Our Learning Officer, Carl Watts tells us how he was astounded to be presented with a century old list of names from the past, during the course of our Ribbon of Remembrance project…
“Daily discussions with some of the thousands of visitors to the museum have probably made me a tad complacent; recently I’ve been reading hundreds of stories submitted to the Ribbon of Remembrance centenary project.
Each story is individual and each story is important. However, many stories are repeated at least in part somewhere else. The experiences of one Lance Corporal can be paralleled with the events in the life of one of his comrades, or one of his adversaries. Each individual photograph is unique, but can have a very familiar feel.
However, I was jolted into a state of surprise when Lorna Pound from Catterick Village dropped into the museum and presented me with not just a story for the Ribbon of Remembrance, but also a copy of ‘The Great War 1914-15’.
This small booklet, around A5 in size has the subtitle ‘Names of Richmond Men serving the Empire and of the Red Cross Society, working at Frenchgate House, Richmond, Yorkshire’.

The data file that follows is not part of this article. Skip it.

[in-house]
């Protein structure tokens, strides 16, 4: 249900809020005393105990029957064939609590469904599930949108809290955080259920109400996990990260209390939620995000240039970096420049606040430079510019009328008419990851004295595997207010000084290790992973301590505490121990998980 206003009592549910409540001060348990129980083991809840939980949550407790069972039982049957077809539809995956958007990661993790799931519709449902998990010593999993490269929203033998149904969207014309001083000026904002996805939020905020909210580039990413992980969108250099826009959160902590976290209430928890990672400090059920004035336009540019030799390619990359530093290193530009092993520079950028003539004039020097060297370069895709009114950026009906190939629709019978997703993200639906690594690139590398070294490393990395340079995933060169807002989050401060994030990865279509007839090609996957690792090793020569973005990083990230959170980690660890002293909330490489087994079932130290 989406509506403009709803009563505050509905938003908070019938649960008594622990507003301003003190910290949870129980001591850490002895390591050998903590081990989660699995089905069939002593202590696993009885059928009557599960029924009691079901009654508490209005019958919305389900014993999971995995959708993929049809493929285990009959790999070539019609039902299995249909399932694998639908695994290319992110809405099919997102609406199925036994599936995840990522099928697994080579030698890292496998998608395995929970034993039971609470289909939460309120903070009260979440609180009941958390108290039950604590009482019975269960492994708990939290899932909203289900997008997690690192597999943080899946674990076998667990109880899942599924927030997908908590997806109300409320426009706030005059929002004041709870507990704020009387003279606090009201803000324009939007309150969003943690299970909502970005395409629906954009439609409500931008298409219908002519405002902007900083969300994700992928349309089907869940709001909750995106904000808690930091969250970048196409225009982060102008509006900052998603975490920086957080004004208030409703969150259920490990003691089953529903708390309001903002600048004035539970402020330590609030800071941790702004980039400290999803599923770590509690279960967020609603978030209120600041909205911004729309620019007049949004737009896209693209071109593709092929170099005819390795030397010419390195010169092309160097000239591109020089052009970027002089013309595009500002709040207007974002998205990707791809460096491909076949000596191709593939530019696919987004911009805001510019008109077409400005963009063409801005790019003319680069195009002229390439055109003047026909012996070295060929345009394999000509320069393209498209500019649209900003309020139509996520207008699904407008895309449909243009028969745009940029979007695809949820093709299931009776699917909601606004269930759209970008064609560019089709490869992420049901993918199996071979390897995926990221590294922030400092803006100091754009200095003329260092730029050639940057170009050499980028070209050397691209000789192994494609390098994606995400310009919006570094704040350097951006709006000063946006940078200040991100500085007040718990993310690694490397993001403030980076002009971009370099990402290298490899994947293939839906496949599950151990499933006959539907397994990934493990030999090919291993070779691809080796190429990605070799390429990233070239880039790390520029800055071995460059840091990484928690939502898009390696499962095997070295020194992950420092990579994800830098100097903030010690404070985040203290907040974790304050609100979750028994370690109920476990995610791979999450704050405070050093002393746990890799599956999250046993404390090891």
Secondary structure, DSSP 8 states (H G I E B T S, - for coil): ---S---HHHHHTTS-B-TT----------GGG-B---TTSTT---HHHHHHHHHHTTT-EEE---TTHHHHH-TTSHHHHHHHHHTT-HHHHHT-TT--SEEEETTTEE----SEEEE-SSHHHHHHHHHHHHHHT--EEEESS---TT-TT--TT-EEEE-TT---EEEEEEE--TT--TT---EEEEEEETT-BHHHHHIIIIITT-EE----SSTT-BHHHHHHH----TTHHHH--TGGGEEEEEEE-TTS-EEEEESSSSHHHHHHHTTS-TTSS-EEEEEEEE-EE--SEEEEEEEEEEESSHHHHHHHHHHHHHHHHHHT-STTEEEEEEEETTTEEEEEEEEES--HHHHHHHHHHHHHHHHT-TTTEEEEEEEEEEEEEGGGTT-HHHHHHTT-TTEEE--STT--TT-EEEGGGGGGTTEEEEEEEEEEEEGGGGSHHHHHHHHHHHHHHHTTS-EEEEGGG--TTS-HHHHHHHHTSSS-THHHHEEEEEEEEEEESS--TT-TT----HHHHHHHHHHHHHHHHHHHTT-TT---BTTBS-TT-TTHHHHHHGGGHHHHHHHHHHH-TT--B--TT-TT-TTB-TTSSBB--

Lorna passed the booklet to me with the phrase, “I bet you’ve seen a lot of these already!”
I opened up the booklet, which also lists the women of Richmond directly involved in the war effort, despite the subtitle, to see a host of names, both familiar and unknown.
Listed are regiments, battalions, records of wounds and deaths, plus the names of nurses, all from the years 1914-15.
I’ve certainly not seen this publication before, nor has anyone I’ve discussed it with.
To top it all, the last page records ‘Thos. Spencer, Printer, Richmond’, the same print shop responsible for creating the local recruiting posters at the outset of the Great War.
Spencers was located at the top of the Market Place on the corner of Finkle Street, in the premises now occupied by Lemon. Lemon are displaying information about the role of Spencer’s during the war as part of their commemoration.
Thanks to Laura, another forgotten historical document has been brought to light.
With her permission we have produced some copies, which you can see at the museum over Remembrance weekend. Why not have a look through – there are a lot of very familiar local surnames.”